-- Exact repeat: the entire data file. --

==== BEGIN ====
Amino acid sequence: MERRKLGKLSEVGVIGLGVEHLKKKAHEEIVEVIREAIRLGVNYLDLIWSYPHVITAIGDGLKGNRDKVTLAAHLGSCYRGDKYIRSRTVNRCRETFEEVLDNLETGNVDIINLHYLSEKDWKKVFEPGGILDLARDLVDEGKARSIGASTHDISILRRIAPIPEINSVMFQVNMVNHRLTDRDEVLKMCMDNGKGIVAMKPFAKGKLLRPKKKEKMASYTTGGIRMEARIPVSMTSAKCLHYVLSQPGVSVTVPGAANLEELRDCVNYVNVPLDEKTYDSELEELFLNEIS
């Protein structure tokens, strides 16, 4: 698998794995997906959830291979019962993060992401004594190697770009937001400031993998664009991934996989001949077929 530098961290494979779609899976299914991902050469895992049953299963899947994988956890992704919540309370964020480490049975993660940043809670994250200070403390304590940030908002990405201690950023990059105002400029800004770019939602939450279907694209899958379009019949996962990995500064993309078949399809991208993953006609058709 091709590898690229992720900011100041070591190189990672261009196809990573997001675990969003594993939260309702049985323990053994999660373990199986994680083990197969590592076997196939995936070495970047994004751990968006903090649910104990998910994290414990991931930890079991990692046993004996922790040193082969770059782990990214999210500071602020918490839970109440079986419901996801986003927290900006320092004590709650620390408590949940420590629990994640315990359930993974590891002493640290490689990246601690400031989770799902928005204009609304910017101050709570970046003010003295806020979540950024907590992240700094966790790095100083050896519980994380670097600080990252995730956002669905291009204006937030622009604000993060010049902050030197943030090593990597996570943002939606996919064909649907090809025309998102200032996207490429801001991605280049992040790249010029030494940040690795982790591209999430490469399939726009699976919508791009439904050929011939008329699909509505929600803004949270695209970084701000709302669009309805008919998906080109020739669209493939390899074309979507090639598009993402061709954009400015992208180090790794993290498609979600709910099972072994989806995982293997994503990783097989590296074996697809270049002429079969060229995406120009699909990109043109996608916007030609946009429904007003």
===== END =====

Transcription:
Amino acid sequence: MERRKLGKLSEVGVIGLGVEHLKKKAHEEIVEVIREAIRLGVNYLDLIWSYPHVITAIGDGLKGNRDKVTLAAHLGSCYRGDKYIRSRTVNRCRETFEEVLDNLETGNVDIINLHYLSEKDWKKVFEPGGILDLARDLVDEGKARSIGASTHDISILRRIAPIPEINSVMFQVNMVNHRLTDRDEVLKMCMDNGKGIVAMKPFAKGKLLRPKKKEKMASYTTGGIRMEARIPVSMTSAKCLHYVLSQPGVSVTVPGAANLEELRDCVNYVNVPLDEKTYDSELEELFLNEIS
């Protein structure tokens, strides 16, 4: 698998794995997906959830291979019962993060992401004594190697770009937001400031993998664009991934996989001949077929 530098961290494979779609899976299914991902050469895992049953299963899947994988956890992704919540309370964020480490049975993660940043809670994250200070403390304590940030908002990405201690950023990059105002400029800004770019939602939450279907694209899958379009019949996962990995500064993309078949399809991208993953006609058709 091709590898690229992720900011100041070591190189990672261009196809990573997001675990969003594993939260309702049985323990053994999660373990199986994680083990197969590592076997196939995936070495970047994004751990968006903090649910104990998910994290414990991931930890079991990692046993004996922790040193082969770059782990990214999210500071602020918490839970109440079986419901996801986003927290900006320092004590709650620390408590949940420590629990994640315990359930993974590891002493640290490689990246601690400031989770799902928005204009609304910017101050709570970046003010003295806020979540950024907590992240700094966790790095100083050896519980994380670097600080990252995730956002669905291009204006937030622009604000993060010049902050030197943030090593990597996570943002939606996919064909649907090809025309998102200032996207490429801001991605280049992040790249010029030494940040690795982790591209999430490469399939726009699976919508791009439904050929011939008329699909509505929600803004949270695209970084701000709302669009309805008919998906080109020739669209493939390899074309979507090639598009993402061709954009400015992208180090790794993290498609979600709910099972072994989806995982293997994503990783097989590296074996697809270049002429079969060229995406120009699909990109043109996608916007030609946009429904007003």